Bank of America Student Loans Application Guide and Requirements 2019.
Bank of America Student Loans – The financial market has suffered instability in recent years, and your student loans could be caught in the middle. Some lenders, such as the Bank of America, once rendered student loans but not anymore.
When student loans are sold to a different servicer, borrowers can be left with questions about how to handle their loans. Here’s everything you need to know if you had a Bank of America student loan or you are looking to get a new loan from the bank.
What is Bank of America?
The Bank of America is one of the largest banks in the United States on the basis of assets. It once offered private student loans and federal student loans, including Stafford Loans, PLUS Loans, and other loans under the Federal Family Education Loan Program (FFELP).
Applying for a new Bank of America student loan is no longer possible, but there are other options you can consider.
What are the Other Options to Consider?
Before you survey other private student loan lenders, it’s important to ensure you’ve completed some key financial aid steps:
1. Fill out the Free Application for Federal Student Aid (FAFSA). The FAFSA will determine the federal financial aid you’re qualified for, such as grants, work-study, and federal loans.
2. Identify your financial gap. After you receive your financial aid award, determine if you need additional funds. If you do, private student loans might be an option. Eligibility for private student loans is determined by the lender and based on factors such as income and credit score.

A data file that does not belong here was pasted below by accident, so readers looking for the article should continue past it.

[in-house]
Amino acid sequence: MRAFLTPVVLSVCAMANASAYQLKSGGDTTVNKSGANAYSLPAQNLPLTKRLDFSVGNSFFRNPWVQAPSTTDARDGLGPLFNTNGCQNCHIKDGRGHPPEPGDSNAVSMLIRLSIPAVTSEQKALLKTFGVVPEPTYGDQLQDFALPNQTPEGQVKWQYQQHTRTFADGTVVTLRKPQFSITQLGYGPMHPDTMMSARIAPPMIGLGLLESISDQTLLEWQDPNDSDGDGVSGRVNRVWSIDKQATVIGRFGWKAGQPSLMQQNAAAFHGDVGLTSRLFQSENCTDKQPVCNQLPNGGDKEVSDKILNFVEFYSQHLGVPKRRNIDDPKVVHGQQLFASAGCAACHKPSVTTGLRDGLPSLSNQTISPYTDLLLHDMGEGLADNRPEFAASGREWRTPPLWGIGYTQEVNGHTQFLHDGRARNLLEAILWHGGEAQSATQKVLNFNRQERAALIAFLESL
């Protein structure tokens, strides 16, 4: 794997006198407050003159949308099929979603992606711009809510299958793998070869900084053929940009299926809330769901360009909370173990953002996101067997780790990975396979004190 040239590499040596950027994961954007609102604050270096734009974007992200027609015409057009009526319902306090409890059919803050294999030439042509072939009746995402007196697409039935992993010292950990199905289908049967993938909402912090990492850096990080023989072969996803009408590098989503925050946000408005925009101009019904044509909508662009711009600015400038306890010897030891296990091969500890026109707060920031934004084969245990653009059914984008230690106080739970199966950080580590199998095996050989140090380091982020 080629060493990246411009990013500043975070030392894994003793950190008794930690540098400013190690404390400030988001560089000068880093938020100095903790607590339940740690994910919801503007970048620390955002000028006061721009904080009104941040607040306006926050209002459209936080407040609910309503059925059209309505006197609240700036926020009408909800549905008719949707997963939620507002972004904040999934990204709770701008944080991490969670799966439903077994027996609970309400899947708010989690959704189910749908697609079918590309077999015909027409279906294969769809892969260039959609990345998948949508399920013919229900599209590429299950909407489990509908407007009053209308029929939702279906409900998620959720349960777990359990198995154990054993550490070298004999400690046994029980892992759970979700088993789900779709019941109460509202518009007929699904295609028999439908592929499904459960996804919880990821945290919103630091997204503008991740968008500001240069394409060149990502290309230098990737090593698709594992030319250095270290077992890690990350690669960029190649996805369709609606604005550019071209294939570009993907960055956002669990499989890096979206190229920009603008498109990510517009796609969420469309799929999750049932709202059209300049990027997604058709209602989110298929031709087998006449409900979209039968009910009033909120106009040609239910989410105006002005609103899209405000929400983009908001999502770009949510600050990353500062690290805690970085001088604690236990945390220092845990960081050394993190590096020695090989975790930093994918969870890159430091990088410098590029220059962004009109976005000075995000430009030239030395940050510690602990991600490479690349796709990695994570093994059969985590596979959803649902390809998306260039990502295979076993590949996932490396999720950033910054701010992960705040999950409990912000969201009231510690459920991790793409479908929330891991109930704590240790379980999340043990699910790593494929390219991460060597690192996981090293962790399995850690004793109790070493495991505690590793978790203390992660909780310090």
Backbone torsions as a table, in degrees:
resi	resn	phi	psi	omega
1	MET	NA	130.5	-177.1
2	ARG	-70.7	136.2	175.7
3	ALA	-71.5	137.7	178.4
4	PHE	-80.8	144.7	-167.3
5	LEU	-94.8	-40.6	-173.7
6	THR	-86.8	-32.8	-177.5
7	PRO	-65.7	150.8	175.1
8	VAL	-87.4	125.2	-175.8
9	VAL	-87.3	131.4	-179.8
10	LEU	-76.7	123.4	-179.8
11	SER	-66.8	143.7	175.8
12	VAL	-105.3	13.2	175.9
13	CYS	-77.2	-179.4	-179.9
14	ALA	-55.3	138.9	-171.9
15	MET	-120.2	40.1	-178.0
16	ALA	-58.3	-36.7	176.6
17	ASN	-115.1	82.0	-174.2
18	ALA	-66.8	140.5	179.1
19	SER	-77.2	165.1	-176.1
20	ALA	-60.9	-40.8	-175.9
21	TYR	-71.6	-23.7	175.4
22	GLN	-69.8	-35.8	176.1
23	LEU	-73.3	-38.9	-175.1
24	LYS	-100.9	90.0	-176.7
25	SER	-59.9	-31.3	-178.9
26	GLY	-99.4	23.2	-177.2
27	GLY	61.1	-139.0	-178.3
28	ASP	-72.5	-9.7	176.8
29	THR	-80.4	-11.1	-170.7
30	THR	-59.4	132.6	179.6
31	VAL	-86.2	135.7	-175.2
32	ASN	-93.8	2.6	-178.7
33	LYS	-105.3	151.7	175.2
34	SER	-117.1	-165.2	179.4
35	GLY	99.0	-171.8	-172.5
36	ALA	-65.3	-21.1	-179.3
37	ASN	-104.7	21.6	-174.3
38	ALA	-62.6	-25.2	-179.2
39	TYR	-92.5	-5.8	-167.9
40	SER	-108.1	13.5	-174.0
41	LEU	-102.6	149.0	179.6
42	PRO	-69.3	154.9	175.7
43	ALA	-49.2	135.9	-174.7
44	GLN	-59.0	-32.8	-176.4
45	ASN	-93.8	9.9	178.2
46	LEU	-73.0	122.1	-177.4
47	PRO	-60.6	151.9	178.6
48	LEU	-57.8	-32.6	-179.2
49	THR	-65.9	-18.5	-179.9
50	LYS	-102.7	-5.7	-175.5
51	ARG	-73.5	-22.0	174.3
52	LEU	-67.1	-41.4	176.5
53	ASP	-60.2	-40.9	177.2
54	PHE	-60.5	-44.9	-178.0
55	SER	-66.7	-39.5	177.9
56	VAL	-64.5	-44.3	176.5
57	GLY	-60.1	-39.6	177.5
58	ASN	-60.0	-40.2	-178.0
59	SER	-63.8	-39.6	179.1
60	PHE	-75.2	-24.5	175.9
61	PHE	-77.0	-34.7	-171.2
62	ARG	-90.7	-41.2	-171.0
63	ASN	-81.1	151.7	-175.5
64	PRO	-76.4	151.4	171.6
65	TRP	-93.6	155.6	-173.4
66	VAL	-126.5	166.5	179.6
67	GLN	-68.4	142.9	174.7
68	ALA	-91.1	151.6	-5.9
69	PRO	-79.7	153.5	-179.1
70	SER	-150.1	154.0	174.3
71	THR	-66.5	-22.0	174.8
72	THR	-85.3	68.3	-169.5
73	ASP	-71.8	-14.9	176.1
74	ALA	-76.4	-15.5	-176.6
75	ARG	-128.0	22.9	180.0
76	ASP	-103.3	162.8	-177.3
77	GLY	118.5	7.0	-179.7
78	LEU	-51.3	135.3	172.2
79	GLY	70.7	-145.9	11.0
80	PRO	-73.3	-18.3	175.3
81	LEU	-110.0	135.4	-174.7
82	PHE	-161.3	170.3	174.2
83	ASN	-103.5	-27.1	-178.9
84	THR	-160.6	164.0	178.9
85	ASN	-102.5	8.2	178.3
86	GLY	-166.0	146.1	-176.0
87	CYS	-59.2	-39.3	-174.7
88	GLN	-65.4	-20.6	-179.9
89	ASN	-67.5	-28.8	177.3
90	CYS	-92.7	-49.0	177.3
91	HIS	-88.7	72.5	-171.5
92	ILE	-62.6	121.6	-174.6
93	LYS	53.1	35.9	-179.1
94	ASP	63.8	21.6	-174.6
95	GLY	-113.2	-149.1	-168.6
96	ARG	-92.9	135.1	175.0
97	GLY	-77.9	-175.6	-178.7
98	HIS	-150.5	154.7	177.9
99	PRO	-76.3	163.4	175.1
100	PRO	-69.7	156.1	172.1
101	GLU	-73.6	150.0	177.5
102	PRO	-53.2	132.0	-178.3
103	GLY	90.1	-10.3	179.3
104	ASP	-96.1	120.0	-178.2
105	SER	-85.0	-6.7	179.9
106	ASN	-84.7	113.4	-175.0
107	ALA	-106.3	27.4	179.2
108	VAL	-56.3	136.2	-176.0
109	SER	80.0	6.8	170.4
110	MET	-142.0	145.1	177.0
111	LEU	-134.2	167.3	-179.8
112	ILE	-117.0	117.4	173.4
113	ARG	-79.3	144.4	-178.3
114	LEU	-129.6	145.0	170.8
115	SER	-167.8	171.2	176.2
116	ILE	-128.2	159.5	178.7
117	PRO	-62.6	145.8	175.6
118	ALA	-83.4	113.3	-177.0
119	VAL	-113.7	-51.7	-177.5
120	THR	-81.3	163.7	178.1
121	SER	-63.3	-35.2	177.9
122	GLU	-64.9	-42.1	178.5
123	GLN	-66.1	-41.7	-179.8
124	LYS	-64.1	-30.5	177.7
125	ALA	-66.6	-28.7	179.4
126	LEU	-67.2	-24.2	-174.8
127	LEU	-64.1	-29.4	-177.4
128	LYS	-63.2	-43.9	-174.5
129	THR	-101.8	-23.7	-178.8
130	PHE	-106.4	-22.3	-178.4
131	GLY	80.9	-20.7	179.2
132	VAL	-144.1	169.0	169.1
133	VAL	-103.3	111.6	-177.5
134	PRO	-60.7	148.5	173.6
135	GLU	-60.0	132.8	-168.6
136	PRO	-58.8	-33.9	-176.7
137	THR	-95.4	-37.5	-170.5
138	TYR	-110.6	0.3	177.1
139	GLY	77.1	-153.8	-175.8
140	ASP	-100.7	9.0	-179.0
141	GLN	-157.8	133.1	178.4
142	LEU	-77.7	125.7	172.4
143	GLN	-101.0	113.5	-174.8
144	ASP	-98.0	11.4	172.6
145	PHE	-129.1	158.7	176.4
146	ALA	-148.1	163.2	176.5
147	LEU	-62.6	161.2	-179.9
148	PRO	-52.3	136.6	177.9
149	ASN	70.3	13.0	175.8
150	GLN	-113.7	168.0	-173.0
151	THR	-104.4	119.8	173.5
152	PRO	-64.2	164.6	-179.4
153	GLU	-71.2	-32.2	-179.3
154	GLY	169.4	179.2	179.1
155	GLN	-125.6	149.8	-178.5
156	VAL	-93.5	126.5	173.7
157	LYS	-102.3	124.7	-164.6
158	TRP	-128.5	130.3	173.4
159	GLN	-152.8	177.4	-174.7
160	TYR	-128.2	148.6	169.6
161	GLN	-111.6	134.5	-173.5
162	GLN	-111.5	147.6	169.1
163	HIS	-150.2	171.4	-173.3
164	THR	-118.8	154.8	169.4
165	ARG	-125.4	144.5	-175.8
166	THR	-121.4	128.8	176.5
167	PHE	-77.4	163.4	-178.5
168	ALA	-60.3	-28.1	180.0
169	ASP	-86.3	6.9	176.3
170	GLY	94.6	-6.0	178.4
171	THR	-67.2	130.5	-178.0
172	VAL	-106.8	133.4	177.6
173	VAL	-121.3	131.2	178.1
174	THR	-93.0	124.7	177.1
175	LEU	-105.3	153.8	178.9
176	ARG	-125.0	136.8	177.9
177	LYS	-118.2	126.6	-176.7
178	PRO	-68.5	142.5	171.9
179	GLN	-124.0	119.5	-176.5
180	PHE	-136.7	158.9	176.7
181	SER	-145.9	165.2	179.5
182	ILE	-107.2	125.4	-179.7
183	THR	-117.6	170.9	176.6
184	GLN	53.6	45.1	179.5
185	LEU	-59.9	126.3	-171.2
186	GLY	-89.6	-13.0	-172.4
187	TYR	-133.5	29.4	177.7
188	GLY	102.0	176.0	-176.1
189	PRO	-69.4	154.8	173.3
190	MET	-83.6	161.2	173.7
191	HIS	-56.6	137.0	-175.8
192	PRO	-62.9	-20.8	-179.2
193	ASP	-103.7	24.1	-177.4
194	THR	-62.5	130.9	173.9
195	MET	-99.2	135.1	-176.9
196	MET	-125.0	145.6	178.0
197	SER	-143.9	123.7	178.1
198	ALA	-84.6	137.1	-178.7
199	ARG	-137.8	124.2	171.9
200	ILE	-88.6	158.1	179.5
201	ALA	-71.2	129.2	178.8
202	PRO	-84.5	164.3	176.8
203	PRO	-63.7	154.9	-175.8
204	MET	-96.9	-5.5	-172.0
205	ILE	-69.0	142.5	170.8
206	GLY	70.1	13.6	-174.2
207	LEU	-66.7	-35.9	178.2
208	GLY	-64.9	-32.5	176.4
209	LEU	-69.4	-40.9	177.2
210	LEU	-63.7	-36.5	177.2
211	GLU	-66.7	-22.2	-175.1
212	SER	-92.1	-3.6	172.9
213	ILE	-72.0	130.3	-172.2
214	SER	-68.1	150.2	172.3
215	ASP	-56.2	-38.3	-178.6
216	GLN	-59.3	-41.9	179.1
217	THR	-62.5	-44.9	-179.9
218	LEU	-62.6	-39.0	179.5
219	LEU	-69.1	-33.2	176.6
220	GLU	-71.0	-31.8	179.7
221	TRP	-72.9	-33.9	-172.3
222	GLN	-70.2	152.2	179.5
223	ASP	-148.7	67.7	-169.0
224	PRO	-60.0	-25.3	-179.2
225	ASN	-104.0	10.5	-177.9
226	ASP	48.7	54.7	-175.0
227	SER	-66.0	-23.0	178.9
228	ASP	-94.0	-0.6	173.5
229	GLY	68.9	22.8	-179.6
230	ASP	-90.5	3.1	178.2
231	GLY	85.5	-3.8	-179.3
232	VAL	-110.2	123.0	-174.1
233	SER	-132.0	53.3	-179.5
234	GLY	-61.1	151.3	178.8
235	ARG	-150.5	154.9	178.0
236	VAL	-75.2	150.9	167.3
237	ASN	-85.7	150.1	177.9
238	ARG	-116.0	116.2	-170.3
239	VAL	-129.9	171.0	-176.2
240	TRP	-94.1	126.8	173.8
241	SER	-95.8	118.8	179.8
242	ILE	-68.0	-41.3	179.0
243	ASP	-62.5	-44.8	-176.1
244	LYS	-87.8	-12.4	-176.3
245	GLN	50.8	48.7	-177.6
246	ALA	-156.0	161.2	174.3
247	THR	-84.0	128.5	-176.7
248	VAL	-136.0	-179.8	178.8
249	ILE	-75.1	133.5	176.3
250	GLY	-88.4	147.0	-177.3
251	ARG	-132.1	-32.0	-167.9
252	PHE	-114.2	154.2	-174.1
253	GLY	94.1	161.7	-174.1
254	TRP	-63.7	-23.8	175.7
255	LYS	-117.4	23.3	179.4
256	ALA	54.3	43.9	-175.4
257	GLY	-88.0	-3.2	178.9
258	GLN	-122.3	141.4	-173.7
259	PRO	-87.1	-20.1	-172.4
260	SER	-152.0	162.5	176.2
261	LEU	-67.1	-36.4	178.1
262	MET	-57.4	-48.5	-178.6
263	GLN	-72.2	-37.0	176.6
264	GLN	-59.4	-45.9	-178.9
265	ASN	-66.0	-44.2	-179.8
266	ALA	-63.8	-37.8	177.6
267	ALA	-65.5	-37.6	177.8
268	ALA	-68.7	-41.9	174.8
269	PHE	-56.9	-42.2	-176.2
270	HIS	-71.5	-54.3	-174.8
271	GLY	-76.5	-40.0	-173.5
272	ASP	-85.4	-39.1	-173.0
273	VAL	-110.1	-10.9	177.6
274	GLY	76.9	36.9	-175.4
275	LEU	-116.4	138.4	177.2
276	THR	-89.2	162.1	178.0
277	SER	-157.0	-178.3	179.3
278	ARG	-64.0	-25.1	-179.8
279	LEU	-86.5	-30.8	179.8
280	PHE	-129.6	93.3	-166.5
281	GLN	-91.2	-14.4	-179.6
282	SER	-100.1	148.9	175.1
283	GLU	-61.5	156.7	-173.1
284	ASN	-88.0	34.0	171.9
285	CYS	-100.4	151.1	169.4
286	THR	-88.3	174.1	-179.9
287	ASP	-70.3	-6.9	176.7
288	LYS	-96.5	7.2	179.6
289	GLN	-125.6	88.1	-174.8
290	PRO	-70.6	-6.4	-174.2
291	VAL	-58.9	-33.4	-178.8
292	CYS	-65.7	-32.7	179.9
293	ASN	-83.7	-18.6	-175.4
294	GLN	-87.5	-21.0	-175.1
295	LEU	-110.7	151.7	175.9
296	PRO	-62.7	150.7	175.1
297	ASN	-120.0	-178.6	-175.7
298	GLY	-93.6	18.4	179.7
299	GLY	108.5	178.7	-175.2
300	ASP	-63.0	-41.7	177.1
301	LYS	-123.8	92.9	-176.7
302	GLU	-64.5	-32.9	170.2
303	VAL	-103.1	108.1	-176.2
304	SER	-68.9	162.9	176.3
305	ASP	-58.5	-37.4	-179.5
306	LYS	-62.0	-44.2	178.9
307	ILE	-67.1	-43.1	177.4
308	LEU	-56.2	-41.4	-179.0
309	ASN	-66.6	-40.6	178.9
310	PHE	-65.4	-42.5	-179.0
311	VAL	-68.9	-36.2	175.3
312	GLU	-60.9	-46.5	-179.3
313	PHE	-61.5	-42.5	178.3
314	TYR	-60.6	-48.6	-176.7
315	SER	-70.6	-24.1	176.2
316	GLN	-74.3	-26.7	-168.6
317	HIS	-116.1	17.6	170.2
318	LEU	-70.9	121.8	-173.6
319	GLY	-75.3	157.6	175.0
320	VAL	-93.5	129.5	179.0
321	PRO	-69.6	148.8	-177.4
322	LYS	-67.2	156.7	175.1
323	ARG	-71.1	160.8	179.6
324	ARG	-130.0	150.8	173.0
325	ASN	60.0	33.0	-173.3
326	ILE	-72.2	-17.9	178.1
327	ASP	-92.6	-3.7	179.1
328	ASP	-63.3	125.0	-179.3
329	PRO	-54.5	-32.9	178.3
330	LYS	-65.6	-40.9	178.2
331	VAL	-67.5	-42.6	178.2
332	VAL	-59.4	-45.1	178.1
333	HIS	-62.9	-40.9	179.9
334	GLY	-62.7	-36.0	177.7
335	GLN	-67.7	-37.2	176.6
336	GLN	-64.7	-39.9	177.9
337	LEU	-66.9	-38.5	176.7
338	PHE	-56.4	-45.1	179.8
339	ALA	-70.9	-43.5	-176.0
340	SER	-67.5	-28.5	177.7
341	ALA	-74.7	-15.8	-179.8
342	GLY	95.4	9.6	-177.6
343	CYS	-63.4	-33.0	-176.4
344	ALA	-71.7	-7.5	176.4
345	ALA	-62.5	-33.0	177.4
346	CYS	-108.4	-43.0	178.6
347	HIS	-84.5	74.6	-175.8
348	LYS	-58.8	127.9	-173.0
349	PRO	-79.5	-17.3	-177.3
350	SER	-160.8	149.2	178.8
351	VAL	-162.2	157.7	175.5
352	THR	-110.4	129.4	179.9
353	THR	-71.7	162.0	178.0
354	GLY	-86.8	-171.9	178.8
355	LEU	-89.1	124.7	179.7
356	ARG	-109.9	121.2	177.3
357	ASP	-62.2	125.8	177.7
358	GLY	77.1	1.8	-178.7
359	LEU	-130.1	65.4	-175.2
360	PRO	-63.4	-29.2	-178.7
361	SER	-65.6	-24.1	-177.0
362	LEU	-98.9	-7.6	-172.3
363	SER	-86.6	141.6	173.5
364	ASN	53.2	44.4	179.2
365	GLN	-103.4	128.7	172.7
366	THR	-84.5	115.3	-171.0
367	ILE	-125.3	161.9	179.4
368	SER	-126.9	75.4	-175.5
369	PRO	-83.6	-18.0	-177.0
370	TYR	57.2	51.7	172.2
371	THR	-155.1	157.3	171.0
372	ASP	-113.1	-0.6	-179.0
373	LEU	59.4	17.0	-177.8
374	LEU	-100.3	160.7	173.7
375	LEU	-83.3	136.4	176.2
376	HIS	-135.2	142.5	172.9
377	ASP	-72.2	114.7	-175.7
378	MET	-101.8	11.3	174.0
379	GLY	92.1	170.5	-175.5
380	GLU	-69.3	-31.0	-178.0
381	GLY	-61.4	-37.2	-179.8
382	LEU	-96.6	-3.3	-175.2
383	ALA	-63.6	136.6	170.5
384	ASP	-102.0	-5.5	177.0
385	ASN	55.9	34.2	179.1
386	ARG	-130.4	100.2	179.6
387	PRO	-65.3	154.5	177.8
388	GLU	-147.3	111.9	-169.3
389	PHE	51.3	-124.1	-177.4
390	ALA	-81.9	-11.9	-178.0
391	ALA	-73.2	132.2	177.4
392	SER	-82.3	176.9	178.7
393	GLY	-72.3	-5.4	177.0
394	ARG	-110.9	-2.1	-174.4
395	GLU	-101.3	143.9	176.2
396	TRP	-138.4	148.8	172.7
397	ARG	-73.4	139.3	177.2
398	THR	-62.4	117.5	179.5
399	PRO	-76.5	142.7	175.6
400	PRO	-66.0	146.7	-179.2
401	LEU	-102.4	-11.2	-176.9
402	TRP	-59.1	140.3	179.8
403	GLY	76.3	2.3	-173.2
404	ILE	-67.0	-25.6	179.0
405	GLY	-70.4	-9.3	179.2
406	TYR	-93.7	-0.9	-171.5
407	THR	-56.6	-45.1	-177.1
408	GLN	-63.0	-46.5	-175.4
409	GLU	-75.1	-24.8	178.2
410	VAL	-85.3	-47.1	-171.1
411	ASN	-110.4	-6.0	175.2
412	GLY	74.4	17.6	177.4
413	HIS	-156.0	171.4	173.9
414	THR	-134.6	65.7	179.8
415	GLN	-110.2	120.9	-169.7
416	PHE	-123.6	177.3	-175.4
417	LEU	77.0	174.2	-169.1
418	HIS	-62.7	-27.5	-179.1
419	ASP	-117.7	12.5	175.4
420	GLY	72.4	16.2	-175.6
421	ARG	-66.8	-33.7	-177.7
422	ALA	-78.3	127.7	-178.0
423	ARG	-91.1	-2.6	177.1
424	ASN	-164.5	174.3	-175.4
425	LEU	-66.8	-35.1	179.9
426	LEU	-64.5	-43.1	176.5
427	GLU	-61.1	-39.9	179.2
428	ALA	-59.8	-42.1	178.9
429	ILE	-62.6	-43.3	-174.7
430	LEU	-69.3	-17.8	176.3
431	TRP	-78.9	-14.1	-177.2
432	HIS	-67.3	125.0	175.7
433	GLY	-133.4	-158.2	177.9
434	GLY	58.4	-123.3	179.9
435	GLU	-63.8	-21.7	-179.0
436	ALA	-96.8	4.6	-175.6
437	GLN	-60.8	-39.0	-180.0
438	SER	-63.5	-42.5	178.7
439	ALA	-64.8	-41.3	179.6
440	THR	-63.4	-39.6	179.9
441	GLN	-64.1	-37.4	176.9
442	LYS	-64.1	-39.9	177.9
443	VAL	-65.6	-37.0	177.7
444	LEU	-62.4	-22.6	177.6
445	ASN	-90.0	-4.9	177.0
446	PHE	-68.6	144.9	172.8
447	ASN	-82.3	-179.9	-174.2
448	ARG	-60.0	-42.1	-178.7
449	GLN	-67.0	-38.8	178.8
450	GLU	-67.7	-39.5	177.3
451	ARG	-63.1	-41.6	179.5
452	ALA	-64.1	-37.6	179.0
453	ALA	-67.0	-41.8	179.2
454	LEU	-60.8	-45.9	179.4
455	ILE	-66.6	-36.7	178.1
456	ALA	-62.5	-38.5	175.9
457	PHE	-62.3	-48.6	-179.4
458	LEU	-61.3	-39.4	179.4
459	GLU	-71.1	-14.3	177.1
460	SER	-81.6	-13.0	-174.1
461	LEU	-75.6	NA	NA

What Happened to Bank of America’s Private Loans?
The Bank of America announced in 2008 that it would no longer extend private loans. Shortly after, they started stripping themselves of their private loan portfolio.
When the loans were sold to a new servicer, borrowers received the information. But even though the loans were sold, the borrowers still owe the money on it.
If you don’t know who owns your loan, you can find that information on your credit report. You can check your credit report for free through AnnualCreditReport.com.
What Happened to Bank of America’s Federal Loans?
Bank of America continued to issue federal student loans such as Stafford Loans, PLUS loans, and FFEL loans in 2010. The loans actually stayed on Bank of America’s books for a full four years before Bank of America started selling them off.
In 2015, Bank of America announced that it had $2.7 billion worth of student loans for sale. It sold all of these loans off over the next two years.
Not sure who bought your loan? You can learn more through the National Student Loan Data System. All loans you find in the NSLDS are eligible for income-driven repayment plans, federal loan consolidation, or private refinancing. Compare all your options to be sure you’re taking advantage of the programs that suit your needs.
What to Do with Existing Bank of America Student Loans?
If you already have a student loan initially issued by the Bank of America, you can check the status of the loan using the National Student Loan Data System (NSLDS), which is the U.S. Department of Education’s central database for Title IV loans and grants.
You should be able to log in if you already have an FSA ID. If you don’t have an FSA ID, you can create a new one online.
Once you know the current status of your student loan and servicer, you can continue making loan payments through your servicer or look into refinancing options.
What is Refinancing Bank of America Student Loans?
In spite of your original lender, when you refinance, a new lender will pay off the amount owed and issue you a new loan with new terms. This process might help you get lower interest rates or monthly payments.
Different services have different eligibility requirements, interest rates, and terms, which is why it’s important to compare your options. Since Bank of America no longer refinances student loans, you could consider some other lenders.
Join Over 500,000+ Readers Online Now!
COPYRIGHT WARNING! Contents on this website may not be republished, reproduced, redistributed either in whole or in part without due permission or acknowledgement. All contents are protected by DMCA.
The content on this site is posted with good intentions. If you own this content & believe your copyright was violated or infringed, make sure you contact us at [[email protected]] to file a complaint and actions will be taken immediately.